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Rottweilers: Are They Truly Big, Aggressive, Scary Dogs?

Posted by Dominique Marciano on

No, having a Rottweiler is not like it's portrayed in the movies. When I got Harley after doing months of research on the breed and seeing Rottweiler's portrayed in the media my whole life, I was expecting a serious, calm, confident, powerful, reserved, loyal, protective, guard dog. Yes, Rottweilers fit most of that description but, let me tell you, Rottweilers have so much more to their personalities than just that! And serious? That is one word I would NOT use to describe Rottweilers! This is probably the kind of image that comes to mind for a lot of people when they imagine a Rottweiler: 

Yes, Rottweilers can have the above personality traits but almost every single Rottie owner will tell you that their Rottweiler is a big gentle giant who is goofy, wild, loving, affectionate, needy, attentive, intuitive, derpy and hilarious. They have the ability to turn on those stereotypical "Rottweiler" traits if they are in a threatening position to defend or protect those they love, but those traits don't define a Rottweiler. 

One of my favorite things about my Rottweiler Harley, is how she can turn on the big, scary, protective instincts when she feels someone is threatening us or our property, but truthfully, 99% of the time, she is the biggest goofball. Because of the socialization work we did while she was a puppy, she loves greeting strangers. Unfortunately, due to the very one dimensional portrayal of Rotties that is seen in the media, Harley is feared by some people who are unfamiliar with the breed. So, I actually had to get her a bandana that says, "I'm friendly, please ask to pet me!" She thrives off of human love and connection, which many Rottweilers relate to, making them great service, emotional support or therapy dogs. 

Something that really shocked me when I got Harley was her herding behavior. I was always under the impression that Rotties were only bred to guard and protect. It wasn't until I got Harley that I found out they were also bred to herd livestock and pull carts. As they evolved, they also became guide dogs and search and rescue workers. This breed is meant to have a job and finds true happiness while working. Harley's high drive and desire to learn is one of my favorite things about her. Rottweilers are eager to please and easily trainable if given proper motivation.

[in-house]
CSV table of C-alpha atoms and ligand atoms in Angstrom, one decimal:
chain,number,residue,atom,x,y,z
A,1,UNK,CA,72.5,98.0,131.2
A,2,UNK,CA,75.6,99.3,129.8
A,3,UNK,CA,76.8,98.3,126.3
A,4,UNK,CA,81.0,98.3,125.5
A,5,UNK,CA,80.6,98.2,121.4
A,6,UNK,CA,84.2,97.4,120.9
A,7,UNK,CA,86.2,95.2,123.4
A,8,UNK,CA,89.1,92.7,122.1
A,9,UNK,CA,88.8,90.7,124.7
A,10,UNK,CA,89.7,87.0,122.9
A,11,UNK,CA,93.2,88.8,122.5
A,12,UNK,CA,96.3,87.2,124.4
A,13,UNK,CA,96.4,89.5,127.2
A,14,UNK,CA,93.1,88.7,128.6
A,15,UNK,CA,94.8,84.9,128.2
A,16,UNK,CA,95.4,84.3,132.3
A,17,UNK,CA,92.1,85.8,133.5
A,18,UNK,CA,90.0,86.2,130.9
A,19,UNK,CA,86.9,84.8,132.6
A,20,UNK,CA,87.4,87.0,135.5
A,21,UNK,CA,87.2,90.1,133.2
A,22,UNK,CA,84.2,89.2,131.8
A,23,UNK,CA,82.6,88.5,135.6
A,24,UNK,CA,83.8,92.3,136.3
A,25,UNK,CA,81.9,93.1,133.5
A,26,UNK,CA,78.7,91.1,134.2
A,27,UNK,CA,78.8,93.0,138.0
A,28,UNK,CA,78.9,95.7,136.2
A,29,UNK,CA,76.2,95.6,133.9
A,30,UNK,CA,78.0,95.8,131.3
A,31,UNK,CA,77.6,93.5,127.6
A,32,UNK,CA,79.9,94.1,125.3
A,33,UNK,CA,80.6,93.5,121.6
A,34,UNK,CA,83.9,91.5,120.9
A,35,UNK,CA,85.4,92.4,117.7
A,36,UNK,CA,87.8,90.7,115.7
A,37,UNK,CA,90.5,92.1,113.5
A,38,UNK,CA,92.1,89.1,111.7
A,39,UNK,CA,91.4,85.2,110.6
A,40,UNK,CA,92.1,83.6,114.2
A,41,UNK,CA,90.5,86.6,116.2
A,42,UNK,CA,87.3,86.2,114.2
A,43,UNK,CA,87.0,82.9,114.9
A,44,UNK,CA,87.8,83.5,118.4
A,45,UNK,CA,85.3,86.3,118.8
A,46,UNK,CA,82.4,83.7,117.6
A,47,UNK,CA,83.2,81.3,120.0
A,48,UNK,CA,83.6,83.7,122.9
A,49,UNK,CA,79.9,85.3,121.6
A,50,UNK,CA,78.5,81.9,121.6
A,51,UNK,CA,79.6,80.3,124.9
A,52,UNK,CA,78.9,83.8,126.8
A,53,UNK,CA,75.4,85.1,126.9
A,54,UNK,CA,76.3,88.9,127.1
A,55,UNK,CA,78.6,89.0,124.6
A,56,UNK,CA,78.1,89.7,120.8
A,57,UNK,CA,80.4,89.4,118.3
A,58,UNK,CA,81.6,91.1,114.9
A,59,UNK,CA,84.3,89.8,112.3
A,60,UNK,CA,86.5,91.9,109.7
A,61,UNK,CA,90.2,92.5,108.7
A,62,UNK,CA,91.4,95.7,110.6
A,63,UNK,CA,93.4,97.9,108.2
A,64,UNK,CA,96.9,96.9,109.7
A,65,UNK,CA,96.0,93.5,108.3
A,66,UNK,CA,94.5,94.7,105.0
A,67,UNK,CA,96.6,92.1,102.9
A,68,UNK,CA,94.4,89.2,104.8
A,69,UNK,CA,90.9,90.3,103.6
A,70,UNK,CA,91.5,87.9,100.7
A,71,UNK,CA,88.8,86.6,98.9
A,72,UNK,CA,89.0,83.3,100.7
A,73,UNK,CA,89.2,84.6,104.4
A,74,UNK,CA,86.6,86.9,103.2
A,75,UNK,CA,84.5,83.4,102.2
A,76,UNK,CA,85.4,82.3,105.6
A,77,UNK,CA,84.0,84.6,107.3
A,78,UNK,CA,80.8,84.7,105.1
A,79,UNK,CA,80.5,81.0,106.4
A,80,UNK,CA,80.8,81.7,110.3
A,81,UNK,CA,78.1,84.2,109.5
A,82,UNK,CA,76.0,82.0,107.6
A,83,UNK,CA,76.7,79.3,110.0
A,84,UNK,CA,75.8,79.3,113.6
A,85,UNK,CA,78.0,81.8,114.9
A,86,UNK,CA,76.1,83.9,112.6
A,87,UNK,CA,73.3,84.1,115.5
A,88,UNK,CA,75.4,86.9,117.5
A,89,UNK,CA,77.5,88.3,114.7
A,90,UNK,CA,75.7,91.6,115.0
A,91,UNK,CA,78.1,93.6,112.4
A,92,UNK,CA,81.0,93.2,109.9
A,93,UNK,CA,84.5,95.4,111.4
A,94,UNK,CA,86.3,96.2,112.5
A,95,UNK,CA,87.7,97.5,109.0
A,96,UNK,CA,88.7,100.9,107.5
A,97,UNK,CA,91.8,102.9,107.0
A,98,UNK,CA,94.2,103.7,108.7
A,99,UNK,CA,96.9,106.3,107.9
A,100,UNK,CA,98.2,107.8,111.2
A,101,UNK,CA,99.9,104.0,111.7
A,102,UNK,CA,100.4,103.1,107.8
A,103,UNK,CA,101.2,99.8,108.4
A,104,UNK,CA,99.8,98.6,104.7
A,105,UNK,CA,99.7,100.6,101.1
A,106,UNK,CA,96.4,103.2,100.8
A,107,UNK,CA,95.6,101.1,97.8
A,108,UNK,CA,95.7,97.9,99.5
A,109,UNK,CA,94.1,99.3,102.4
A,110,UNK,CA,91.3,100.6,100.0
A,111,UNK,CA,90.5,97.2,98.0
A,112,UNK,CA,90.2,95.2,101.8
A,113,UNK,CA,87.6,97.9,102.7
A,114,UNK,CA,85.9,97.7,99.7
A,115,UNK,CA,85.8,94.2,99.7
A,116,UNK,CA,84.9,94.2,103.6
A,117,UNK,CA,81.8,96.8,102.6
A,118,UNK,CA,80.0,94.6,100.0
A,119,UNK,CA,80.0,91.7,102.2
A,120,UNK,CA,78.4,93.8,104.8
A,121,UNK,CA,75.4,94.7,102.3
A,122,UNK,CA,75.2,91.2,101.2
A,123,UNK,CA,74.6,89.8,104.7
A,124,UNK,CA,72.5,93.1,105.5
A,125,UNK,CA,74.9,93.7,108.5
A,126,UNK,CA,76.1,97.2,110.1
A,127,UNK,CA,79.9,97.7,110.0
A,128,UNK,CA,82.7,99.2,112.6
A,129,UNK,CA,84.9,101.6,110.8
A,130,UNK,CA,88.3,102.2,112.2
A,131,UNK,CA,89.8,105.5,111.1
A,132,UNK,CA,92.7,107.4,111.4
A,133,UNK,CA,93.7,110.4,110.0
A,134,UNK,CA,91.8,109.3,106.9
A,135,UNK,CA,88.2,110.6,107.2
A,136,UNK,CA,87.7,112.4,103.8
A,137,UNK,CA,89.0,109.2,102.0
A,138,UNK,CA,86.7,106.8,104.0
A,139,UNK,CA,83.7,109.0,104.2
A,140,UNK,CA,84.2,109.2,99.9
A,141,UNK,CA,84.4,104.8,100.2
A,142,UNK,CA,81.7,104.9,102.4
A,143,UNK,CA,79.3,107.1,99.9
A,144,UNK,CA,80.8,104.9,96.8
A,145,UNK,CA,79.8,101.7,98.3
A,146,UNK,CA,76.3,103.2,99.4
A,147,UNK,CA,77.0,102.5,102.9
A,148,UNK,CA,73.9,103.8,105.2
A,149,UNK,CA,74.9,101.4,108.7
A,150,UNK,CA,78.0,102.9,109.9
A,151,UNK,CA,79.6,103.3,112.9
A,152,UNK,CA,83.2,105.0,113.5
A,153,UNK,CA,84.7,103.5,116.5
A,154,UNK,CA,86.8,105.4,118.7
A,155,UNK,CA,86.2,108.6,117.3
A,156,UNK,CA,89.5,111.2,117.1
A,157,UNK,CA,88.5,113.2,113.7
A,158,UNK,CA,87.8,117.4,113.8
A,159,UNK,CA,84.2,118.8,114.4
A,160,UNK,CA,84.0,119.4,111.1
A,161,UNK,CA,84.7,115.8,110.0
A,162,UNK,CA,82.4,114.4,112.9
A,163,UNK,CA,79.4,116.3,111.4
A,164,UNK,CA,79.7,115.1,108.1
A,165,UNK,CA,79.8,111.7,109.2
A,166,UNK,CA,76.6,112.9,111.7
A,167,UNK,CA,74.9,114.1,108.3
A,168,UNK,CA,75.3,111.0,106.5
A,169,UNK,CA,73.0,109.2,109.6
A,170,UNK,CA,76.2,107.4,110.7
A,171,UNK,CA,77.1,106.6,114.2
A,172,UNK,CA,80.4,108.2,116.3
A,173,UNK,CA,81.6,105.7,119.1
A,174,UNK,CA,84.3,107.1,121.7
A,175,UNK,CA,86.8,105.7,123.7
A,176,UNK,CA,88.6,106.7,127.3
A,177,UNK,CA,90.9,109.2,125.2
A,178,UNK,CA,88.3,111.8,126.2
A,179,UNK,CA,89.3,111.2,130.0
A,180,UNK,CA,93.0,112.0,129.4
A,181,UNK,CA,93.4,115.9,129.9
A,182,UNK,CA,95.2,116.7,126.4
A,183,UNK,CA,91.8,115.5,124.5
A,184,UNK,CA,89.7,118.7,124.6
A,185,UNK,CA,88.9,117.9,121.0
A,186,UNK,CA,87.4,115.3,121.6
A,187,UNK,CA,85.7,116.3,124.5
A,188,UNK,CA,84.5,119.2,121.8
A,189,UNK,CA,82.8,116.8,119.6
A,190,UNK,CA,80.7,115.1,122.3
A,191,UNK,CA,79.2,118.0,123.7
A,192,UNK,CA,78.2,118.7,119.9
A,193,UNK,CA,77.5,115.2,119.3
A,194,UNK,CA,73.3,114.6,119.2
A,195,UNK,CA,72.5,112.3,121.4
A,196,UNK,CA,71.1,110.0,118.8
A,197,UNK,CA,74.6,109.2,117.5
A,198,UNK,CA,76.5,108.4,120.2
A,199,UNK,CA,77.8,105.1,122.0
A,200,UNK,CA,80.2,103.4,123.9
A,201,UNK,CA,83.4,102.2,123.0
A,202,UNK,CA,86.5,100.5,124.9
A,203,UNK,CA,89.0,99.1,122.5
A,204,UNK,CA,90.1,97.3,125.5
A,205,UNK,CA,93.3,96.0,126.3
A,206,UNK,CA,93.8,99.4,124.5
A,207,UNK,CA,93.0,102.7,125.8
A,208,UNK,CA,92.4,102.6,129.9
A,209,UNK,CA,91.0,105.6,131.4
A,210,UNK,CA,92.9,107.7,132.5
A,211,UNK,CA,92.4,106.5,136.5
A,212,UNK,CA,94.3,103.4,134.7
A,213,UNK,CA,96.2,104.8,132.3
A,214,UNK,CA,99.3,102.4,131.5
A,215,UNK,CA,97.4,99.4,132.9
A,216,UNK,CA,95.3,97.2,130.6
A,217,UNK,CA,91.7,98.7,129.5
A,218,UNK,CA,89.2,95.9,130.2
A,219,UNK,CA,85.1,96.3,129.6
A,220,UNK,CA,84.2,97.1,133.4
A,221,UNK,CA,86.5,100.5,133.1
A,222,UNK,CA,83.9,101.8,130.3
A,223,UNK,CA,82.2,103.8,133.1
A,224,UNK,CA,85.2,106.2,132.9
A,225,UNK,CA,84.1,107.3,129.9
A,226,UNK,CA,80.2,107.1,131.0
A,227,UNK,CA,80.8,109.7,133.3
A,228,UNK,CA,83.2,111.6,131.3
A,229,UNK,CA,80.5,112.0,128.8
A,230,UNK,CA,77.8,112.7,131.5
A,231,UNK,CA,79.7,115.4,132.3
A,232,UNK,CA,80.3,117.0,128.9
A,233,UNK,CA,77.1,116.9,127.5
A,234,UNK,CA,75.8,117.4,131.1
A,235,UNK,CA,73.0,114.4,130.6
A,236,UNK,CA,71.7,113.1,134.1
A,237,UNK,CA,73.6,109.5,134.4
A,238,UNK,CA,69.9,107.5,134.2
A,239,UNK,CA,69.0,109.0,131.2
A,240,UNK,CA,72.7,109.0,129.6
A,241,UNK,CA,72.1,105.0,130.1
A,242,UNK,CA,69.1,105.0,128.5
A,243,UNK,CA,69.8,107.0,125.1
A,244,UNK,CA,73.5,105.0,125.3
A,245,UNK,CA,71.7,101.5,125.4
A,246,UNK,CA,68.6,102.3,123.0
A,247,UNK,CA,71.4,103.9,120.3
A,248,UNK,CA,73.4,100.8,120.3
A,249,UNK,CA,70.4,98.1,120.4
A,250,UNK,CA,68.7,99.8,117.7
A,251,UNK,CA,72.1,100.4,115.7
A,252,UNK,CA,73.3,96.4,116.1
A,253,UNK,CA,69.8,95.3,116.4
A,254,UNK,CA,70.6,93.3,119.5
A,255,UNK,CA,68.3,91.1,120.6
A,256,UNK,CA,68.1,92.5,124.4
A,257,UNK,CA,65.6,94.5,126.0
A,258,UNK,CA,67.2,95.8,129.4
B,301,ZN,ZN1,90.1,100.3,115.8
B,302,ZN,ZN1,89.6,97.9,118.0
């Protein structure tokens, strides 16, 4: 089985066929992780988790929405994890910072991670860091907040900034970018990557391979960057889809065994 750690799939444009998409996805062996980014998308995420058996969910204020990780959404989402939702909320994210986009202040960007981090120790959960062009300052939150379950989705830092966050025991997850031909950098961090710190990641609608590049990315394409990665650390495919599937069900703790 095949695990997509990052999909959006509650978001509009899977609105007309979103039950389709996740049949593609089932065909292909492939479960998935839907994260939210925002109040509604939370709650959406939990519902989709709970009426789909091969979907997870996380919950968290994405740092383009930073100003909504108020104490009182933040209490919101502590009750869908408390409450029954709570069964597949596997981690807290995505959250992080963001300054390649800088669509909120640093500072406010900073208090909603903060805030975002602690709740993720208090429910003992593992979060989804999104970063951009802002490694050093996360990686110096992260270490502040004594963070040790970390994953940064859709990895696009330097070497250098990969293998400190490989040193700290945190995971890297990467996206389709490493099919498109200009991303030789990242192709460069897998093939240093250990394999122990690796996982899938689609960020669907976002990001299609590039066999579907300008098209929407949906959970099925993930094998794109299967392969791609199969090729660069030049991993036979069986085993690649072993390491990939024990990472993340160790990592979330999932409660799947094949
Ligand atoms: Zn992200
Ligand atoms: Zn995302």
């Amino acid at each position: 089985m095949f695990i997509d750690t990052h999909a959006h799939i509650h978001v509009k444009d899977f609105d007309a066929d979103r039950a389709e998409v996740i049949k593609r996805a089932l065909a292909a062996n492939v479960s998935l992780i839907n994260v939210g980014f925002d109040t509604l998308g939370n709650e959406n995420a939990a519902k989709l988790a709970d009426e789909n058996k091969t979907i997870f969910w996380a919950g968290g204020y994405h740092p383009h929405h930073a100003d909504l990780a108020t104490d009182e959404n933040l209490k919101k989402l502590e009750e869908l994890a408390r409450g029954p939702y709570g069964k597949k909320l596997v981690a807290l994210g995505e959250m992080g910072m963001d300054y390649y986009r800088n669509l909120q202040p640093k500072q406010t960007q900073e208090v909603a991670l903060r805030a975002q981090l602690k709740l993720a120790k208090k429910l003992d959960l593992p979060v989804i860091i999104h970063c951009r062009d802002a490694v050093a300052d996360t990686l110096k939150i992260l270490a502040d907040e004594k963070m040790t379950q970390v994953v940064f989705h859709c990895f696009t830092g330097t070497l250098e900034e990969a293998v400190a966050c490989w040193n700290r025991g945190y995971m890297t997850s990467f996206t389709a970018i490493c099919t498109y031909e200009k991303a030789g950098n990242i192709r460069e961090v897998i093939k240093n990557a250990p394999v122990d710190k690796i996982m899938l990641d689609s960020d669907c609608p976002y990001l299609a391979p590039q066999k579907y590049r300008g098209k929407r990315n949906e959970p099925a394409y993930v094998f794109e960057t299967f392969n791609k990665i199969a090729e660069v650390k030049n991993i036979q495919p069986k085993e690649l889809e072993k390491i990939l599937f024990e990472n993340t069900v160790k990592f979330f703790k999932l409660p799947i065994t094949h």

What's funny to me however, is that if you research Rottweilers, most sites will say that Rottweilers require about an hour or so of exercise everyday. I truly wonder if those people have ever met a Rottie! Getting Harley was a huge lifestyle adjustment for me because of how active she is. She needs at least an hour of exercise in the morning, an hour in the afternoon with playtime, and an hour at night. Those times are based on her being two and a half years old now. As a puppy? This girl did not have an off switch! She was constantly on the go and needing to find something to physically and mentally stimulate her. Since this breed is smart, they need not only physically exhaustive activities to engage in but also mentally challenging activities and structured lives to be well rounded.


The most important part of having a powerful breed that can outweigh you, is training them and properly socializing them. Rottweilers are a breed that need a strong owner who can provide clear direction and structure to balance out the fun and active lifestyle they crave and require. This breed is unique in that it needs constant training for the duration of their lives. Rottweilers are a huge responsibility and commitment. They also are one of the most negatively stereotyped breeds, which make their actions and reactions hold more weight than those of other breeds. 


I remember walking Harley when she was about six months old and having a Pomeranian growl, lunge, snarl and bark incessantly at her from across the road. Can you guess the response to this situation by those witnessing it? It went along the lines of, "how funny is that! That tiny dog thinks he's the Rottweiler!" Now that Harley is older, she has developed leash reactivity, which is common amongst all breeds, and we are not met with the same casual reaction from people passing by. Instead, we get judgmental looks, people crossing the road and even mean comments about Harley being "vicious." It is important to realize that having a Rottweiler comes with more responsibility than most other breeds. 

When getting any breed, but especially working breeds like Rottweilers, no amount of research can prepare you for the real life experience of having one. Rottweilers have so much more to give than just the one dimensional "protective, guard dog" label that is used to define them. It is imperative that you can commit and adjust your life to accommodate and train this breed. If you do this, you will find a goofy, unique, quirky, loving, charismatic, loyal, intuitive, smart, powerful and yes, protective and inherently on-guard best friend that will prioritize, love and protect you every day of their life.



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